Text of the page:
We stopped by the Parc de la Turlure, a series of discreet spaces that form a sort of garden-apartment — a living room of grass, a corridor with a tilleul (linden) arcade, a “bedroom” that seems to belong to oiled women in bikinis and another for boules-playing. Abutting the Sacré-Coeur Basilica, the park has a small amphitheater that faces a wall of rushing water.

From there, we headed to the wilderness of the Jardin Sauvage St.-Vincent, a 16,000-square-foot space that since 1985 has been designated by the city as a “wild” garden, where insecticides and artificial watering are banned, and some of the most unexpected vegetation in Paris — artemisias, white nettles, wild blackberries — can be found. Unfortunately, it is open only six hours on Saturdays from April through October. Sometimes not even then. It was closed that day.
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« Reply #109 on: April 26, 2009, 09:59:34 am »




                                  









But that disappointment led to another discovery: a tree- and bird-filled garden at the Musée de Montmartre just around the block at 12, rue Cortot, where Renoir painted “The Garden in the Rue Cortot, Montmartre,” an 1876 work that now hangs in Pittsburgh’s Carnegie Museum of Art. The Montmartre museum itself is in what was once a 17th-century abbey. Its collection includes photographs, posters, paintings and manuscripts documenting Montmartre’s 2,000-year history.


Paris, France One room, called “Party Time,” is devoted to the laissez-faire mentality of the neighborhood when it was not part of Paris proper. “Outside the walls of the city, wine is cheaper and women are less shy,” reads an information panel. From a window there, you can look down into a working vineyard no bigger than a basketball court, lovingly adorned with hostas, ferns, pansies and primrose. Purple phlox spill over a wall; wisteria drapes over a fence. (Its grapes, harvested every fall, are said to make the most expensive bad wine in the city.)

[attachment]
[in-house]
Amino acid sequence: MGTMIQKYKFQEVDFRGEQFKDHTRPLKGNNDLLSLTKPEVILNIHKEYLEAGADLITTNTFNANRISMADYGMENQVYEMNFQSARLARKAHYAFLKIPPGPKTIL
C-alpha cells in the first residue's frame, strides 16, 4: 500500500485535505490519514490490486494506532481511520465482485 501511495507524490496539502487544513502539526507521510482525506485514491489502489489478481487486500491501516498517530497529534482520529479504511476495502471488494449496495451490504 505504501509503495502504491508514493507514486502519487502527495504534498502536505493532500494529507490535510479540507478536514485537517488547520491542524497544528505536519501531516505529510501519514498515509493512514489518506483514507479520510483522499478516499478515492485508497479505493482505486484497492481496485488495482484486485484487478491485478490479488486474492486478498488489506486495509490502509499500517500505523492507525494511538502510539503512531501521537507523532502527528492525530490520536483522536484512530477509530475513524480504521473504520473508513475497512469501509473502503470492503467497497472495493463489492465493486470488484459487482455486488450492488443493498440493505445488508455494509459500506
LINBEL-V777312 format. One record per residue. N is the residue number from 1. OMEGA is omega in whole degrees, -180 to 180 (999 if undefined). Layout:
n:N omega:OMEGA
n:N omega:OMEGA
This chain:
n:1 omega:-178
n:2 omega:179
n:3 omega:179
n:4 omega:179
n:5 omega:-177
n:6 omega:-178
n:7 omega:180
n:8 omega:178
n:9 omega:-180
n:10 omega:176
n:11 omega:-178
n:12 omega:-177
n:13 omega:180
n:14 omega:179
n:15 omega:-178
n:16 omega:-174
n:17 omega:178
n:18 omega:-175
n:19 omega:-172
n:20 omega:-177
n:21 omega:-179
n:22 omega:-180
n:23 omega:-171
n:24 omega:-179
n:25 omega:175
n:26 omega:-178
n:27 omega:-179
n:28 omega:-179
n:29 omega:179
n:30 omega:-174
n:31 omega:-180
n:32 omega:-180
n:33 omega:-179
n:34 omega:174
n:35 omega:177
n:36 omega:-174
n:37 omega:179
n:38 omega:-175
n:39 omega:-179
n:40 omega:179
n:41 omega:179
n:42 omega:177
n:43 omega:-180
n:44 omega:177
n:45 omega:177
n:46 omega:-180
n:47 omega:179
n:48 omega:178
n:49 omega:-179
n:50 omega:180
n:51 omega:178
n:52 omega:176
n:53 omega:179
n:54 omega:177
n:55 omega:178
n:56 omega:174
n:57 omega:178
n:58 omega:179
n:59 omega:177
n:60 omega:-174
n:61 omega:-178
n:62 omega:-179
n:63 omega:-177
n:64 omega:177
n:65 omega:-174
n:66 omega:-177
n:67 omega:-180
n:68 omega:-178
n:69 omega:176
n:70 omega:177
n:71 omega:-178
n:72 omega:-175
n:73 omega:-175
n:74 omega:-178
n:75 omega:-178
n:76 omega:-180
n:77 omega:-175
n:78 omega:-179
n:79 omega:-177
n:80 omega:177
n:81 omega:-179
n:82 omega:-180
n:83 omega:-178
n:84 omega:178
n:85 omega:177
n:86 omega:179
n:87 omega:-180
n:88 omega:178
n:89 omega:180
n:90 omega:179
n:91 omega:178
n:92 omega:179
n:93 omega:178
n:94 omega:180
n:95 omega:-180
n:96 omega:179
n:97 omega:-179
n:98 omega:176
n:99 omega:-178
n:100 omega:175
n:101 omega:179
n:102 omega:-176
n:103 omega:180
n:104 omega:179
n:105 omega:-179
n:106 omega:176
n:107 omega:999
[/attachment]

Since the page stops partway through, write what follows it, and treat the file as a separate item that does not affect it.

Mr. Jousse left his favorite for last: les Jardins du Ruisseau, which are not really gardens at all, at least not in the classic sense. They are a series of narrow spaces along a defunct railway track heading east out of Paris where residents have planted flowers, fruit trees, vegetables and herbs in pots.

You can look down into the space — and at its bold graffiti-painted walls. Except for special events or tours organized by City Hall, the metal door leading to a staircase down into the “gardens” is padlocked. But the 300 members of the garden association have keys.

So Mr. Jousse and I stopped by the Rez-de-Chaussée bistro at 65, rue Letort a few blocks away, and the owner, Thierry Cayla, gave us a key. Over lunch at the bistro, we joked that perhaps Mr. Cayla should turn the gardens into a tourist attraction by preparing picnic baskets for visitors.

But then, at 16.90 euros for a three-course meal, you would miss the chance for one of the best bistro bargains in Paris.
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« Reply #110 on: April 26, 2009, 10:01:24 am »





             





              Depiction of poet Alfred Demusset, next to the path to
              The Jardin De La Valle Suisse



Photo:
Ed Alcock
for The New York Times







WHERE TO FIND THE FLOWERS



The locations and summer hours for some of Paris’s hidden gardens:

Vallée Suisse is in the Garden of the Champs-Élysées, at the junction of the Cours de la Reine, Cours Albert 1er and Avenue Franklin D. Roosevelt, Eighth Arrondissement. Open daily 24 hours.

Jardin Tino Rossi, Quai St.-Bernard, Fifth Arrondissement; open Monday to Friday from 8 a.m. to dusk, and Saturday and Sunday, from 9 a.m. to dusk.

Jardin Catherine-Labouré, 29, rue de Babylone, Seventh Arrondissement; open Monday to Friday from 8 a.m. to 9:30 p.m. and Saturday and Sunday from 9 a.m. to 9:30 p.m.

The Japanese garden at Unesco headquarters, 7, place Fontenoy, Seventh Arrondissement, is open by reservation only; call 33-1-45-68-03-59.

Clos Montmartre, 14-18 rue des Saules, 18th Arrondissement; open only during the grape harvest in September.

Garden of the Hôtel-Dieu, 1, place du Parvis Notre Dame, Fourth Arrondissement; 33-1-42-34-82-34; open daily 24 hours.

Square René Viviani, 2, rue du Fouarre, Fifth Arrondissement; Monday to Friday from 8 a.m. to 8:30 p.m. and Saturday and Sunday from 9 a.m. to 8:30 p.m.

Petit-Palais, Avenue Winston Churchill, Eighth Arrondissement; 33-1-53-43-40-00; the garden is open every day except Monday from 10 a.m. to 5:30 p.m.